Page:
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Agent

Created

Date Created
  • 2016-12

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Curation and Hegemony

Description

Recognition of sovereignty provides the means by which states have their independence and sovereignty formalized. In cases of secessionist conflict, the decision to grant or withhold recognition of a new

Recognition of sovereignty provides the means by which states have their independence and sovereignty formalized. In cases of secessionist conflict, the decision to grant or withhold recognition of a new state is forced upon the international system, unlike cases that deal with decolonization or internationally imposed partition. Recognition therefore provides a means by which members of the international system can curate the potential international membership from a set of new secessionist states. A central feature of this curatorial function is that it does not proceed evenly, multilaterally, or simultaneously across all cases. Instead, curation proceeds along hegemonic lines in a Gramscian sense: recognition is granted by great powers that lead particular hegemonic systems in an effort to expand their images of social order to new states. These fractures are expressed clearly in cases of split or contested recognition. The paper proceeds from a discussion of secession since the end of the Cold War, then assesses the input of contemporary literature, and ends with the suggestion of curation as a new means to understand the dynamics of international recognition.

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Created

Date Created
  • 2015-12

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The International Foundations of Russian Gay Communities and Civil Society

Description

Civil society, when taken as a whole, is a complex phenomenon that incorporates several movements and can be accompanied with international support. For instance in 1987, 40 NGOs (non-governmental organizations)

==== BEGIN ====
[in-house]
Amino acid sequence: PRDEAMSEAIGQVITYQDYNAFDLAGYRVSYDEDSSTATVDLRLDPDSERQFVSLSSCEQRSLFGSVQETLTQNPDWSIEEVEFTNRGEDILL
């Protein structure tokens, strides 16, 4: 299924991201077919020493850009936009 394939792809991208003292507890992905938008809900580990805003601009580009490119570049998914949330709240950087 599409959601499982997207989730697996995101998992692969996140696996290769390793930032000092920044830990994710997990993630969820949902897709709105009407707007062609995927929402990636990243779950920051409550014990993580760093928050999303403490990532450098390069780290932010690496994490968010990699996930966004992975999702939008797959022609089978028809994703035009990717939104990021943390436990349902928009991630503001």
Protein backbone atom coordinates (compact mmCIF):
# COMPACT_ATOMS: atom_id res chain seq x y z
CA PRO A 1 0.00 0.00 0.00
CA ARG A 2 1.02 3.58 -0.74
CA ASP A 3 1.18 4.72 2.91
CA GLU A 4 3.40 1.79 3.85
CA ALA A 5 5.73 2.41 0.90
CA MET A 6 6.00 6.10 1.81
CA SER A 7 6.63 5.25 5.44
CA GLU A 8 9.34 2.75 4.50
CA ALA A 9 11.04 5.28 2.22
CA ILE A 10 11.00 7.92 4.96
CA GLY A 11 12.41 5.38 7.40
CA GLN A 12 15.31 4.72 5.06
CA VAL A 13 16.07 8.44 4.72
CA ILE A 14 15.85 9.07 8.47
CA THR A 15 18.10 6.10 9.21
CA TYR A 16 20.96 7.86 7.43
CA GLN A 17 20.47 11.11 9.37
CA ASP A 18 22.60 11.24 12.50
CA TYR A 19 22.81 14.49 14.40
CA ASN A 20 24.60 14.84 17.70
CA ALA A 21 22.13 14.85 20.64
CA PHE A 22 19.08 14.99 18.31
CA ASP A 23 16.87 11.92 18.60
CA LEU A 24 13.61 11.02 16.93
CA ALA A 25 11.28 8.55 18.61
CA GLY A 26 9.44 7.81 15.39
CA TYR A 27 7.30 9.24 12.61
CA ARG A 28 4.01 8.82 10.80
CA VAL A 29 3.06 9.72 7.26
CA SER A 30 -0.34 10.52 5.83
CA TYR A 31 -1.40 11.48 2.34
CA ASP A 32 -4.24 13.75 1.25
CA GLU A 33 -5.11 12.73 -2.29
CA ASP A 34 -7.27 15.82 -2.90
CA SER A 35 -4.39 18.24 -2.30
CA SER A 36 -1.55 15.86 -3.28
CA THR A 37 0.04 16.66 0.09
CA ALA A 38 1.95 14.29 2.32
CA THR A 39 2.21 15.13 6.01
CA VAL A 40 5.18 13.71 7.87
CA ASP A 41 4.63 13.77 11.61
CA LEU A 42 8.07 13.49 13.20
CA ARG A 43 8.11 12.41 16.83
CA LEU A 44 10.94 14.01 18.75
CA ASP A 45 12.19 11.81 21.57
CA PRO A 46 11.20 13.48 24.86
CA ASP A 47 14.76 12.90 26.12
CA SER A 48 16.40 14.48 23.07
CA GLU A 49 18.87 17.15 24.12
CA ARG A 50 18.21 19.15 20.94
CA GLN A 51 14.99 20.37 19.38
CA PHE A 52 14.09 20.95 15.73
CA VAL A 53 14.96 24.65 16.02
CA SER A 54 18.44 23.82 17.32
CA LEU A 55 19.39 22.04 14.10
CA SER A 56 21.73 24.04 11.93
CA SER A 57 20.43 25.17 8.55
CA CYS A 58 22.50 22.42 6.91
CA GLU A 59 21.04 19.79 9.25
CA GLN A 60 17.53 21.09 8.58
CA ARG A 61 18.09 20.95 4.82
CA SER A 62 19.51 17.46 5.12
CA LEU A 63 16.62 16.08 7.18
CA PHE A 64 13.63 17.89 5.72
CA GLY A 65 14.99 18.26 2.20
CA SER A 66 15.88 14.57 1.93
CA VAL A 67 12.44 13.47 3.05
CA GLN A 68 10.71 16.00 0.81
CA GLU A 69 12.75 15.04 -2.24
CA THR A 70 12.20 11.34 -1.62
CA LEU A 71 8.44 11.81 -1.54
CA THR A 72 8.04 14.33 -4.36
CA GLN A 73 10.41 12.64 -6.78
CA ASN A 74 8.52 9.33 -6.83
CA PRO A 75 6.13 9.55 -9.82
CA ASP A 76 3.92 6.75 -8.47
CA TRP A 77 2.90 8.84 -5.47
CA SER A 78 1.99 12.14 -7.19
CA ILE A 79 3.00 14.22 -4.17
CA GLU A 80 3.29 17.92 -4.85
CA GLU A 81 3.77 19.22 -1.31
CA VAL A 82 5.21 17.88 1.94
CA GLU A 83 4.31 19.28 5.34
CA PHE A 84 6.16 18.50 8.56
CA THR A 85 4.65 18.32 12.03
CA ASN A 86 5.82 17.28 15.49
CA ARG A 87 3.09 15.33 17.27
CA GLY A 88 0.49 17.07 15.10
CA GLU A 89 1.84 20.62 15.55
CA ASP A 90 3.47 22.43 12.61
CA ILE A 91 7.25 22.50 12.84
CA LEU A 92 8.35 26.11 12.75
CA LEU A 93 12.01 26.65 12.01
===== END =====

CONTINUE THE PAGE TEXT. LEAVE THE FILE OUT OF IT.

Civil society, when taken as a whole, is a complex phenomenon that incorporates several movements and can be accompanied with international support. For instance in 1987, 40 NGOs (non-governmental organizations) were registered by the government, and within 25 years, the number has increased to 300,000 in the present day Russian Federation. These numbers only include registered organizations, and do not count unregistered organizations, as approved under article 3 "Public organizations...can function without state registration and acquiring of the rights of registered legal body," or organizations that have been refused registration, such as the "Marriage Equality Russia" NGO that was denied registration in 2010. Thus the total amount of NGOs is significantly higher than 300,000. Every one of these NGOs "contribute to Russia‘s economic, political and social life in numerous ways and provide opportunities for citizens to help create better communities and elevate their voices" ("USAID in Russia"). With hundreds of thousands of organizations attempting to make a better society, they are creating a Russian civil society, one that could use the experience of countries with already well-established civil societies (Walzer). Walzer, however, notes the importance for civil society of political engagement with the state (317). In this thesis, I argue that the LGBT movement in Russia today has set an important example for other groups in civil society through its willingness to take on the Russian state through demonstrations and to use the state through the EU Court of Human Rights in Strasbourg.

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Agent

Created

Date Created
  • 2012-12

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A Civil War, a Sectarian War and a Proxy War: Problems of Negotiated Settlement in the Syrian Civil War

Description

This paper examines the Syrian Civil War using seven different civil war settlement theories in order to assess the likelihood of a negotiated settlement ending the conflict. The costs of